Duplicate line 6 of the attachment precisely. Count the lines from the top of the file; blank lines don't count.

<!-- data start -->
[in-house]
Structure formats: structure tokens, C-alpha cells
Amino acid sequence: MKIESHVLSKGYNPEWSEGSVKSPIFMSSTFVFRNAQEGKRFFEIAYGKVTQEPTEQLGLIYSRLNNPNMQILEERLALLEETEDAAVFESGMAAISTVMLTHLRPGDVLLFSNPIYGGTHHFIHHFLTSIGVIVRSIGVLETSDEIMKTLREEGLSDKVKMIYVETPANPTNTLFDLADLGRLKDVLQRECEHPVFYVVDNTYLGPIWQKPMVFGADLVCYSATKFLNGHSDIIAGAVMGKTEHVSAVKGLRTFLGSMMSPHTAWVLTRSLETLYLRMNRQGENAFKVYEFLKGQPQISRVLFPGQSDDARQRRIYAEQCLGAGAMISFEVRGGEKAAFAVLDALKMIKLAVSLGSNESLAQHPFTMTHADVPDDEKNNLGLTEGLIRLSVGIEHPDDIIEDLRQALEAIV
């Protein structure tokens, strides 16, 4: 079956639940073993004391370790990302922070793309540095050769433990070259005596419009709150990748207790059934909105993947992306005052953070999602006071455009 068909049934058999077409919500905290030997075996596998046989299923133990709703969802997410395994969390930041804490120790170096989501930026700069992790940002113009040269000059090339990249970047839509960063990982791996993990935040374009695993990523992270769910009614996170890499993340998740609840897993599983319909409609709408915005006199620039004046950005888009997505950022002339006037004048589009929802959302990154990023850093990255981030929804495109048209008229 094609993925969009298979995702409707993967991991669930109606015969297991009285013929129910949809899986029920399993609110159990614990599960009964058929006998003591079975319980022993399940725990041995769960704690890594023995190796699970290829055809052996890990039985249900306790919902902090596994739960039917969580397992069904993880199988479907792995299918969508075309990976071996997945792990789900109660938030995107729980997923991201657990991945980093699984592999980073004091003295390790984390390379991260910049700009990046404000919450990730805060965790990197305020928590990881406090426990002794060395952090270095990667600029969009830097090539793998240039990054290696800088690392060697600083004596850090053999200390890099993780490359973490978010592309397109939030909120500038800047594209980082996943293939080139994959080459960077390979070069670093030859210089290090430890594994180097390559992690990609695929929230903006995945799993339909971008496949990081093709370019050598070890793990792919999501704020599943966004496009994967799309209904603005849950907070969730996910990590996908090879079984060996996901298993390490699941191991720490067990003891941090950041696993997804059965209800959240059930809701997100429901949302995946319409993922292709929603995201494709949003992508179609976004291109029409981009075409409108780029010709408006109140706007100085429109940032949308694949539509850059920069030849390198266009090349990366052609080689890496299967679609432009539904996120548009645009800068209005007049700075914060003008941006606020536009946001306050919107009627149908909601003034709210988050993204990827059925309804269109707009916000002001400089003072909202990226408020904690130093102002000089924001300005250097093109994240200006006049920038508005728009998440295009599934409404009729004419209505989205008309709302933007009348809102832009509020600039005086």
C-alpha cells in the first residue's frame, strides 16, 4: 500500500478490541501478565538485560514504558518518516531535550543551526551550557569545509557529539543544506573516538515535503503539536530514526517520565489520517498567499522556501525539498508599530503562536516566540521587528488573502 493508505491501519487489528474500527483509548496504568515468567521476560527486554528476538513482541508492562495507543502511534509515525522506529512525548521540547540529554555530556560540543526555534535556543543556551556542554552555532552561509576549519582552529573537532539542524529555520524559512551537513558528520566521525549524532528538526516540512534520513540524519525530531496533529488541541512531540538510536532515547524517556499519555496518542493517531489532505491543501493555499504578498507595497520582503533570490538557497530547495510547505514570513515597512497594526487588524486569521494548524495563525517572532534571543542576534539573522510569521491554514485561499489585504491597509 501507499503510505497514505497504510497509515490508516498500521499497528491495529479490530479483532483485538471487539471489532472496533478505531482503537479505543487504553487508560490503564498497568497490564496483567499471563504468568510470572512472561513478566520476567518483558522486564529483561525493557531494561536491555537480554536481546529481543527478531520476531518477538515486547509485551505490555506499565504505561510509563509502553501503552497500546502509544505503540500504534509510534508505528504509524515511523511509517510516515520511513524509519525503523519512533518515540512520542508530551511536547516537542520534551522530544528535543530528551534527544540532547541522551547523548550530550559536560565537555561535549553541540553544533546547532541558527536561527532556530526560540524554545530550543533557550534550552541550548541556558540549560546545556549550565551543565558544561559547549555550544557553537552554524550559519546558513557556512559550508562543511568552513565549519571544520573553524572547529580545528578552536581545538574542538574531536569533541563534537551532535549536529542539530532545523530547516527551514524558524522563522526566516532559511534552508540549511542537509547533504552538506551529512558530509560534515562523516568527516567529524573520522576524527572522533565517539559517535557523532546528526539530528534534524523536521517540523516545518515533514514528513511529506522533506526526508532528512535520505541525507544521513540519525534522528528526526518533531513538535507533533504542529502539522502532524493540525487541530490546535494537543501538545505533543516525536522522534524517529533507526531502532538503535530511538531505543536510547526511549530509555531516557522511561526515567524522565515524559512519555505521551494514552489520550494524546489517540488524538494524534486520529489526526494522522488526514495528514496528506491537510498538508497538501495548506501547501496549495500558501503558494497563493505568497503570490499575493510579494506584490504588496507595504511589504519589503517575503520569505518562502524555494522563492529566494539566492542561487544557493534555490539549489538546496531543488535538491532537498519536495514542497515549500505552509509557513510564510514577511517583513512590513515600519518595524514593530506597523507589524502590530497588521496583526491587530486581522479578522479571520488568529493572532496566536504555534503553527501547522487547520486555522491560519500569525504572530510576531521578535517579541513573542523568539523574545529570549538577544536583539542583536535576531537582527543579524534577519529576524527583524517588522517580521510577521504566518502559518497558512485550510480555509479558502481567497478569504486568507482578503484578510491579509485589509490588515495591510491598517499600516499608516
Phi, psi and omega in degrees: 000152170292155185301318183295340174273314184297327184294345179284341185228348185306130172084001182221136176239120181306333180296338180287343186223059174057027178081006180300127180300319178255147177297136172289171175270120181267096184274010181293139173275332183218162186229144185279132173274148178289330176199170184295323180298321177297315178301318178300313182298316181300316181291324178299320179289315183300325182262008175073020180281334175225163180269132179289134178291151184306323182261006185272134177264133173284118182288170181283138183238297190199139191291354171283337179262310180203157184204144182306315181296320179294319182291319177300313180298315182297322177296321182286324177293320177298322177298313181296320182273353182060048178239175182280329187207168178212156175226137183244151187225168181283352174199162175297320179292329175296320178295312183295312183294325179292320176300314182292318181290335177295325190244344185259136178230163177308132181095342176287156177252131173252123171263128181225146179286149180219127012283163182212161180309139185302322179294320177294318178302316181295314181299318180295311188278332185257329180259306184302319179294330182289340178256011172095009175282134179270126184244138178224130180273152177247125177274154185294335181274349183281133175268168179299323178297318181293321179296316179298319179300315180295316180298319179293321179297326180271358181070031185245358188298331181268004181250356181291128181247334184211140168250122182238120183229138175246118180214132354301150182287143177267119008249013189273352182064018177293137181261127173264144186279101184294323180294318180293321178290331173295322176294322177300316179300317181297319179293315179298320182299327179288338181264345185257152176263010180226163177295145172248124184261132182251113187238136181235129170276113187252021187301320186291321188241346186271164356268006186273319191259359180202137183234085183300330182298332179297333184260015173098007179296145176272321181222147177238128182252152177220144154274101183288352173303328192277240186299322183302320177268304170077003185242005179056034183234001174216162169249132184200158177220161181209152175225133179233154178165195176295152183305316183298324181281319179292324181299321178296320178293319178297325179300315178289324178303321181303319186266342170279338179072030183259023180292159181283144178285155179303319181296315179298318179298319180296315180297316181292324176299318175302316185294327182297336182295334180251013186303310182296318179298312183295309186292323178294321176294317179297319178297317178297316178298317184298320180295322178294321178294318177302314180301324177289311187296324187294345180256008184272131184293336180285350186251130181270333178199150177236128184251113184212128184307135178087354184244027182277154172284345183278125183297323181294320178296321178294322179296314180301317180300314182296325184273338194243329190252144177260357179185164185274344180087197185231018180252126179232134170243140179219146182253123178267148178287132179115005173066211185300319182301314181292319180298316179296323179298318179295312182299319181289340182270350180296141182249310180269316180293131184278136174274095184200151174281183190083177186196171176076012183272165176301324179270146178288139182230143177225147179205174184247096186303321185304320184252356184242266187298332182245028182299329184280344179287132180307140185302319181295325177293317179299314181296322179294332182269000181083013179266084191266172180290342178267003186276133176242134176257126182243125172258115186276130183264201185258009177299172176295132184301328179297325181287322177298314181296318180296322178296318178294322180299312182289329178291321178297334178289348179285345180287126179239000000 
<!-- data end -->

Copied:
Phi, psi and omega in degrees: 000152170292155185301318183295340174273314184297327184294345179284341185228348185306130172084001182221136176239120181306333180296338180287343186223059174057027178081006180300127180300319178255147177297136172289171175270120181267096184274010181293139173275332183218162186229144185279132173274148178289330176199170184295323180298321177297315178301318178300313182298316181300316181291324178299320179289315183300325182262008175073020180281334175225163180269132179289134178291151184306323182261006185272134177264133173284118182288170181283138183238297190199139191291354171283337179262310180203157184204144182306315181296320179294319182291319177300313180298315182297322177296321182286324177293320177298322177298313181296320182273353182060048178239175182280329187207168178212156175226137183244151187225168181283352174199162175297320179292329175296320178295312183295312183294325179292320176300314182292318181290335177295325190244344185259136178230163177308132181095342176287156177252131173252123171263128181225146179286149180219127012283163182212161180309139185302322179294320177294318178302316181295314181299318180295311188278332185257329180259306184302319179294330182289340178256011172095009175282134179270126184244138178224130180273152177247125177274154185294335181274349183281133175268168179299323178297318181293321179296316179298319179300315180295316180298319179293321179297326180271358181070031185245358188298331181268004181250356181291128181247334184211140168250122182238120183229138175246118180214132354301150182287143177267119008249013189273352182064018177293137181261127173264144186279101184294323180294318180293321178290331173295322176294322177300316179300317181297319179293315179298320182299327179288338181264345185257152176263010180226163177295145172248124184261132182251113187238136181235129170276113187252021187301320186291321188241346186271164356268006186273319191259359180202137183234085183300330182298332179297333184260015173098007179296145176272321181222147177238128182252152177220144154274101183288352173303328192277240186299322183302320177268304170077003185242005179056034183234001174216162169249132184200158177220161181209152175225133179233154178165195176295152183305316183298324181281319179292324181299321178296320178293319178297325179300315178289324178303321181303319186266342170279338179072030183259023180292159181283144178285155179303319181296315179298318179298319180296315180297316181292324176299318175302316185294327182297336182295334180251013186303310182296318179298312183295309186292323178294321176294317179297319178297317178297316178298317184298320180295322178294321178294318177302314180301324177289311187296324187294345180256008184272131184293336180285350186251130181270333178199150177236128184251113184212128184307135178087354184244027182277154172284345183278125183297323181294320178296321178294322179296314180301317180300314182296325184273338194243329190252144177260357179185164185274344180087197185231018180252126179232134170243140179219146182253123178267148178287132179115005173066211185300319182301314181292319180298316179296323179298318179295312182299319181289340182270350180296141182249310180269316180293131184278136174274095184200151174281183190083177186196171176076012183272165176301324179270146178288139182230143177225147179205174184247096186303321185304320184252356184242266187298332182245028182299329184280344179287132180307140185302319181295325177293317179299314181296322179294332182269000181083013179266084191266172180290342178267003186276133176242134176257126182243125172258115186276130183264201185258009177299172176295132184301328179297325181287322177298314181296318180296322178296318178294322180299312182289329178291321178297334178289348179285345180287126179239000000 